Booming cattle market inspires rural property spike

THE SPECIALIST: Farrell McCrohon's Jojo Newby rural expert on a Buccarumbi property.
THE SPECIALIST: Farrell McCrohon's Jojo Newby rural expert on a Buccarumbi property.

THE LARGEST rural acreage to come under the hammer in Grafton in recent times has created unprecedented interest, says a rural property specialist.

Ross Creek at Buccarumbi, a 2447.94ha cattle and timber property with river frontage, will be auctioned on February 17 at South Grafton. A prospectus on the property estimates bidding should start at $1.4million.

The rural property specialist at Farrell McCrohon Stock and Station Agents, Jojo Newby, said she had never seen interest like it, locally or from outside the area.

"I had more inquiries in one week than we have ever had over an entire five-week campaign," Ms Newby said. "It's absolutely gone through the roof."

But it's not just the top of the range properties attracting buyers to rural properties. Ms Newby said smaller properties about eight to 10 hectares with houses were also attracting big interest.

"The boom in cattle prices is bringing a lot of people into the market," she said.

"And we're also getting interest from the timber industry, either from sawmill owners or private contractors who supply logs to the mills. And there is interest coming from 'tree changers' looking to move to a quieter rural lifestyle."

Ms Newby said the number of inquiries she had fielded from local potential buyers was encouraging.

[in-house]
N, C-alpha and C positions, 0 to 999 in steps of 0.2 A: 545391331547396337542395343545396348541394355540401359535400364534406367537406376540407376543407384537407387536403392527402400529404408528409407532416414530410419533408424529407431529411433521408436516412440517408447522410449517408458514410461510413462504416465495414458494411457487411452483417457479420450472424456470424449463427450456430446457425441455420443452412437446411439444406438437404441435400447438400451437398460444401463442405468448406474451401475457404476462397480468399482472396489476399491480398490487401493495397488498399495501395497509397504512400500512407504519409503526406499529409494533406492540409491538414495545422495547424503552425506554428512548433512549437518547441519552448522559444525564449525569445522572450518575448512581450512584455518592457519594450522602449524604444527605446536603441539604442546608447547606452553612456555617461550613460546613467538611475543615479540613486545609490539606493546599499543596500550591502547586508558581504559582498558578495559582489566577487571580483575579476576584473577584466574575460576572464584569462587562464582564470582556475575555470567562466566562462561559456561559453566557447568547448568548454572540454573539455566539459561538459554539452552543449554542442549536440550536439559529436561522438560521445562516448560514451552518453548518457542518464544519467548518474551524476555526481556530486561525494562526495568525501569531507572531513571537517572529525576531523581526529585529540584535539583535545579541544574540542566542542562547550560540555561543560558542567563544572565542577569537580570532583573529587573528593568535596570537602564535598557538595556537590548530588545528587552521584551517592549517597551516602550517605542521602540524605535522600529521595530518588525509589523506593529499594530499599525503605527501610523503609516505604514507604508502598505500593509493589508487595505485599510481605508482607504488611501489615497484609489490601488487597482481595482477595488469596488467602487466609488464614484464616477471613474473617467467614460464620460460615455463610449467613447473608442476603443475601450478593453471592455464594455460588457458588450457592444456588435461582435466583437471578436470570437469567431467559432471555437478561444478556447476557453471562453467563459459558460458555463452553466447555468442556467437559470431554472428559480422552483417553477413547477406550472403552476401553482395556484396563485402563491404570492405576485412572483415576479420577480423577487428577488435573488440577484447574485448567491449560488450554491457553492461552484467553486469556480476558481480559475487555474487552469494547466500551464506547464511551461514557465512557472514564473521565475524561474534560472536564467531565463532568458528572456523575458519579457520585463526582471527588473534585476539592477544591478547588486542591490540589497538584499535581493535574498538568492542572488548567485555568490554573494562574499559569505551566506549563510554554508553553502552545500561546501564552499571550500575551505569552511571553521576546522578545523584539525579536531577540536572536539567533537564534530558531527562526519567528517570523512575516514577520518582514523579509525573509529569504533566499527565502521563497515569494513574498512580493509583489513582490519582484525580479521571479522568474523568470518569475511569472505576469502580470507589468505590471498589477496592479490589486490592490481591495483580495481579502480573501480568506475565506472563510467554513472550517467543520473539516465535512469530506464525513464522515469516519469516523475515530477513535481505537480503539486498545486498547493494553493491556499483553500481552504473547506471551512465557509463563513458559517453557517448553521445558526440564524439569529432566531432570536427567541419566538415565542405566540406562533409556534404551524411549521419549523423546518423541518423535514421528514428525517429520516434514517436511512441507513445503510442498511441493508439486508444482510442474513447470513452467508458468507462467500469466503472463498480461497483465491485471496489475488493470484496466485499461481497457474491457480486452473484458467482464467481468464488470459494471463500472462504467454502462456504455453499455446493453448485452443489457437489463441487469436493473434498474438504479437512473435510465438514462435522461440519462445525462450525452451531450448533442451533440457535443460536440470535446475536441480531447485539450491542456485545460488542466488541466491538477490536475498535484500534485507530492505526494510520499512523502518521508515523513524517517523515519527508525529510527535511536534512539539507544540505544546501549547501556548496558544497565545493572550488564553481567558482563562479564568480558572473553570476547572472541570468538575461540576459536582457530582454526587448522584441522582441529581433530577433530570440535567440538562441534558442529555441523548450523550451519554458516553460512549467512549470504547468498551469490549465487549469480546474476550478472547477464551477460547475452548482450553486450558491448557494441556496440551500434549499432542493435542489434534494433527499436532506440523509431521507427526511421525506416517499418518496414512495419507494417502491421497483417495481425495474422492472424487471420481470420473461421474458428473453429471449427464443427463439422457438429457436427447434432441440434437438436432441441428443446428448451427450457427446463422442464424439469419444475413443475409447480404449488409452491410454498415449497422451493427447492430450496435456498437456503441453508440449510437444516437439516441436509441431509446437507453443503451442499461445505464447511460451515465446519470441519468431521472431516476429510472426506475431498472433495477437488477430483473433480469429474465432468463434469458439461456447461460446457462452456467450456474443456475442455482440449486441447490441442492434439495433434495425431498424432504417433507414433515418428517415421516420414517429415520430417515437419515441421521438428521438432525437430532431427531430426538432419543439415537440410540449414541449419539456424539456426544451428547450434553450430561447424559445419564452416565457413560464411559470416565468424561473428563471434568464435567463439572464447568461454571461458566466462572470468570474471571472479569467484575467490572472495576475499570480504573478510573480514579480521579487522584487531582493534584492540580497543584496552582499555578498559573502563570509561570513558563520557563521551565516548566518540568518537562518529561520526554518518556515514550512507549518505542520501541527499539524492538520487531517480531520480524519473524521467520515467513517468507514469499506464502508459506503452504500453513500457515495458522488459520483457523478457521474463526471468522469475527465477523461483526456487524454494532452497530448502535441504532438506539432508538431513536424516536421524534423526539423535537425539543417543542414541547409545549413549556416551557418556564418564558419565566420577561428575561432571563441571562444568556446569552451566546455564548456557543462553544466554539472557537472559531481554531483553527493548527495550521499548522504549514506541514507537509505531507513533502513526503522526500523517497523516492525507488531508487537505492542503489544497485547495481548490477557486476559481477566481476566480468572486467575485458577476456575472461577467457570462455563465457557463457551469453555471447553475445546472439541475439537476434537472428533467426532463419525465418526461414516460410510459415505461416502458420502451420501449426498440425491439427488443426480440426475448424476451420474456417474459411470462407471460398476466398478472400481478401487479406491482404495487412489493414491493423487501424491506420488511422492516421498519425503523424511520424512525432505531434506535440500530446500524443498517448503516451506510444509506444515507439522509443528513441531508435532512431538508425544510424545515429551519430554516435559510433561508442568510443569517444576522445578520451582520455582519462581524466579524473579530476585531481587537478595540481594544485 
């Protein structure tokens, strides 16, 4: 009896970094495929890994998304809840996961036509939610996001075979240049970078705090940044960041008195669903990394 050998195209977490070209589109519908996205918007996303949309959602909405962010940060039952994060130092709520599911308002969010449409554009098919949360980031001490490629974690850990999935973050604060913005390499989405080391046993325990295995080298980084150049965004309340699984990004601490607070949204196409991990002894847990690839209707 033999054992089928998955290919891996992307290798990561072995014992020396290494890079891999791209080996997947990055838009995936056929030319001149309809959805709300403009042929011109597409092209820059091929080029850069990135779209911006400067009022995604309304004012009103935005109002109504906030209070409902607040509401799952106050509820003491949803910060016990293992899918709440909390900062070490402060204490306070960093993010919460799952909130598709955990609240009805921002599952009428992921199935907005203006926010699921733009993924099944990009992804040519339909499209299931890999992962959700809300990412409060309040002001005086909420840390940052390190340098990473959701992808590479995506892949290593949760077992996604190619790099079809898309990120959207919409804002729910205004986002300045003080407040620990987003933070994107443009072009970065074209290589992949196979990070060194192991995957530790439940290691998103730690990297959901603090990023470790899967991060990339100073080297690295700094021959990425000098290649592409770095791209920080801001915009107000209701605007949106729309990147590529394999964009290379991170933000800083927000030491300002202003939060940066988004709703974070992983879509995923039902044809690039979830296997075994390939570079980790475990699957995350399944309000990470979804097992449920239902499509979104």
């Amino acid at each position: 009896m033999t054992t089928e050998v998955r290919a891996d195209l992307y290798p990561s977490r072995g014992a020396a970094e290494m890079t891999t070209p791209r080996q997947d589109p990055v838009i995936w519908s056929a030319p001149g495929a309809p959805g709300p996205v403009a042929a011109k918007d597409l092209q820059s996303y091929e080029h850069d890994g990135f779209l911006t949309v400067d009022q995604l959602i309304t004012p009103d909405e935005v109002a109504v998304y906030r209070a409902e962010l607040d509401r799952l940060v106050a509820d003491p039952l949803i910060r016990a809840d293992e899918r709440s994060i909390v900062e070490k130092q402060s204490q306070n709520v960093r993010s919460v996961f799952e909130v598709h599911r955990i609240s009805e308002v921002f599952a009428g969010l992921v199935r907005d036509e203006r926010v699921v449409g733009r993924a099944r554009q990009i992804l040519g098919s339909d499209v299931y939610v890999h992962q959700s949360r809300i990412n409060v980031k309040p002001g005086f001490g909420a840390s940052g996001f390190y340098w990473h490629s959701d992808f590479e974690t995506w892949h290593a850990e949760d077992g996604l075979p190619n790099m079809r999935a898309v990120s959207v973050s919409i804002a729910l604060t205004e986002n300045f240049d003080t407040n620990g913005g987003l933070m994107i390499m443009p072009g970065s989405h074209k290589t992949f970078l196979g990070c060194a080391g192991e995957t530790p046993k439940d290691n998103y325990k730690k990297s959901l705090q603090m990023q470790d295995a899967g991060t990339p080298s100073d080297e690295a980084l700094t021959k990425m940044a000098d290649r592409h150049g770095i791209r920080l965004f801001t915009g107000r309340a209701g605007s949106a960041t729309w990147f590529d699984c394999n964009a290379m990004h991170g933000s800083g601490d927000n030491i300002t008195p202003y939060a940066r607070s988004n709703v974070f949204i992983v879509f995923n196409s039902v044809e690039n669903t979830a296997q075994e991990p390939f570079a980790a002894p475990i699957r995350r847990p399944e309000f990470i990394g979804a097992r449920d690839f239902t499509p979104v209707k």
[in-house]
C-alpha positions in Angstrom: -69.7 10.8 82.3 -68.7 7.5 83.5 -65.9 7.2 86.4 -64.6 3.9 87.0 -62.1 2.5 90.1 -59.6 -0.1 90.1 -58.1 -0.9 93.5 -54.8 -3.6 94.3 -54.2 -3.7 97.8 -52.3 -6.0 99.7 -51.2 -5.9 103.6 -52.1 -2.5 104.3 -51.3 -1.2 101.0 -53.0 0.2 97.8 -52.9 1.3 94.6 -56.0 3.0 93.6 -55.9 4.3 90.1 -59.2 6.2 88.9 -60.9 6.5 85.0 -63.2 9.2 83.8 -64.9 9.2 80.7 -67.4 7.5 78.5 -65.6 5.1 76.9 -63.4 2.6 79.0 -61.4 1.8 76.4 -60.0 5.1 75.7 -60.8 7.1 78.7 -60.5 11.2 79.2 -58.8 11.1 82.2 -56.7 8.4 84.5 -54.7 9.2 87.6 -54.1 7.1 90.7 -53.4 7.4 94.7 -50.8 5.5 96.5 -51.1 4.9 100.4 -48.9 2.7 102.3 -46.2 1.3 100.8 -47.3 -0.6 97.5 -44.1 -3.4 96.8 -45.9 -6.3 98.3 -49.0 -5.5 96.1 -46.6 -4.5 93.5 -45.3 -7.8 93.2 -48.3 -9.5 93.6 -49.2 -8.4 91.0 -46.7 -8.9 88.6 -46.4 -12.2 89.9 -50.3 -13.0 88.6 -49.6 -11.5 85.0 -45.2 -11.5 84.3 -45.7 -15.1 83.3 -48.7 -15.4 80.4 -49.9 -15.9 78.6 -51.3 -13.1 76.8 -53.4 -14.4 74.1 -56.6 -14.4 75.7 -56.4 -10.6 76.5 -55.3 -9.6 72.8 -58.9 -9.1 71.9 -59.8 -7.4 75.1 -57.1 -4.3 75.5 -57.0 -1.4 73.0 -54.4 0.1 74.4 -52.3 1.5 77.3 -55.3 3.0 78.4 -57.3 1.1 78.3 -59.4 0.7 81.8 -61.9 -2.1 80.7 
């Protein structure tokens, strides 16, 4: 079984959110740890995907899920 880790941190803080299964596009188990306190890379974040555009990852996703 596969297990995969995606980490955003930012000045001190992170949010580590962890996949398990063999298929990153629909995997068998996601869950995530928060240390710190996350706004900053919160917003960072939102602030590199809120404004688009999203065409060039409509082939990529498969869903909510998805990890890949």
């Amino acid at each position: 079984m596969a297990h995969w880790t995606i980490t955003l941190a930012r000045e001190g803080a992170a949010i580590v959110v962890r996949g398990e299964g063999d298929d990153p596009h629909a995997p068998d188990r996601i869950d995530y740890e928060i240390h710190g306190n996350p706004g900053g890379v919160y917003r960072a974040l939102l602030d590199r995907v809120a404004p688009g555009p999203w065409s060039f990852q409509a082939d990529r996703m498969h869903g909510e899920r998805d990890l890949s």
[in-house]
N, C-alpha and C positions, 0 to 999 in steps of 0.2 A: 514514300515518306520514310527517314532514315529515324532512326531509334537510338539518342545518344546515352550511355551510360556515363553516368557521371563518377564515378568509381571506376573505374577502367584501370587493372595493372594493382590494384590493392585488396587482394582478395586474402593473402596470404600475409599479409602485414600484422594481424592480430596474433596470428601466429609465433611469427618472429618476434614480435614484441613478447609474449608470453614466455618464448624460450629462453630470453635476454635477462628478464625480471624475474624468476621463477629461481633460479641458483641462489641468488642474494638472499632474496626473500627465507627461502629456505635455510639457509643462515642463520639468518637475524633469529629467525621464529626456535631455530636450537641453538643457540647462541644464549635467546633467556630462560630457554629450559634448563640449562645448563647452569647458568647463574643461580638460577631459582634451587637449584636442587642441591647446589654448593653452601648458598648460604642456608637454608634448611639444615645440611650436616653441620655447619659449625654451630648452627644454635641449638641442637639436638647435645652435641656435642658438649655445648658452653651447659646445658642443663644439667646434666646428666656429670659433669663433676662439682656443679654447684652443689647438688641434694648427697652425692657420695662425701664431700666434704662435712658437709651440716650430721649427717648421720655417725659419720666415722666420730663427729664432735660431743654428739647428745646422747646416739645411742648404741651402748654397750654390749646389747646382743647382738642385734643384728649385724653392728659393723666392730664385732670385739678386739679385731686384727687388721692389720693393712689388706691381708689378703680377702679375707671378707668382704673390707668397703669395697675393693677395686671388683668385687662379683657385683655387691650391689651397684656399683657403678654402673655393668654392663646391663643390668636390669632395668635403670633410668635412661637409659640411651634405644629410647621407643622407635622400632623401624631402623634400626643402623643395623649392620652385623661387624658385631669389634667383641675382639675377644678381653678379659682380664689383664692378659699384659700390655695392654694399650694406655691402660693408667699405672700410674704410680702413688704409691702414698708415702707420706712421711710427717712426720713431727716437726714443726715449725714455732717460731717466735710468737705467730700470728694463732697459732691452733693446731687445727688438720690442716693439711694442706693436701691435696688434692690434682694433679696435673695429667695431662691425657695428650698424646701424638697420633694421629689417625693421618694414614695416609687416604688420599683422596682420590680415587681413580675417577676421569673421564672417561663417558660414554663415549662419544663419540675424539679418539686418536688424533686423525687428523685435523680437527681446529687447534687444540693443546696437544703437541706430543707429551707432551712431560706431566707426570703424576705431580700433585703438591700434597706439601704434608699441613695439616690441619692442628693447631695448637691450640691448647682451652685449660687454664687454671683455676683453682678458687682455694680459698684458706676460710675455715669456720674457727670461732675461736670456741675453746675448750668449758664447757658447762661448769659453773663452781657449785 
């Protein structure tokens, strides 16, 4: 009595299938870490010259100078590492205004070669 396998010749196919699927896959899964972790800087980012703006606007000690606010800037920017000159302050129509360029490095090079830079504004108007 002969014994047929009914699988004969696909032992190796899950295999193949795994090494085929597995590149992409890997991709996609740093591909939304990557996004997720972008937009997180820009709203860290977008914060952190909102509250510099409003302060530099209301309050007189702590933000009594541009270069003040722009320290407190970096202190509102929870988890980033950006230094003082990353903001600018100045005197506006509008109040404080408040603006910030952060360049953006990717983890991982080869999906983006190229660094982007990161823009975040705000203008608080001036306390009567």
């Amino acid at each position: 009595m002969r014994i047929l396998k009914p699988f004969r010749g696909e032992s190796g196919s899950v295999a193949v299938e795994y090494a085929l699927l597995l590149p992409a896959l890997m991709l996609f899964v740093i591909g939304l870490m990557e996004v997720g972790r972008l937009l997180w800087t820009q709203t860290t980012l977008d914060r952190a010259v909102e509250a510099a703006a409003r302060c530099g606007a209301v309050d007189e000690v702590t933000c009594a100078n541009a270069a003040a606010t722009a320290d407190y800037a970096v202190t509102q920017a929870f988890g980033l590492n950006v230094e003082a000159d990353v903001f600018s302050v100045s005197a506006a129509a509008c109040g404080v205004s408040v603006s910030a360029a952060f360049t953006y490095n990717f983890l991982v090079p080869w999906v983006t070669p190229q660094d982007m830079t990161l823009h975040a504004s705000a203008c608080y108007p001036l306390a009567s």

"It's generating positivity in the rural market," she said. "We're getting a lot of interest from property holders looking to expand their businesses to take advantage of the good cattle prices."

Ms Newby has noticed a trend of some older families cashing in their properties as their children chose to leave the rural lifestyle.

"We've got a property now where a family who has been been farming it for 28 years are looking to sell," she said.

A director at McKimms Real, Adam Crawley, said interest in the Buccarumbi property had been so high his office had received inquiries about it.

"It's certainly created a lot of interest," he said. "Unfortunately for us, we don't have a lot of rural stock, but we'd like to get more.

"Generally the market is good. Finally we've got some good news with building new bridges, jails and highways, instead of closing them."

He likened the market to the early stages of the 2000s when property prices skyrocketed.

"Like then the problem for agents was to get the stock to sell," he said.

"Prices are improving simply because of the law of supply and demand."

The Ross Creek auction will be held at the South Grafton Ex-Servicemen's Club on February 17.

Topics:  clarence property clarence valley real estate ross creek rural property

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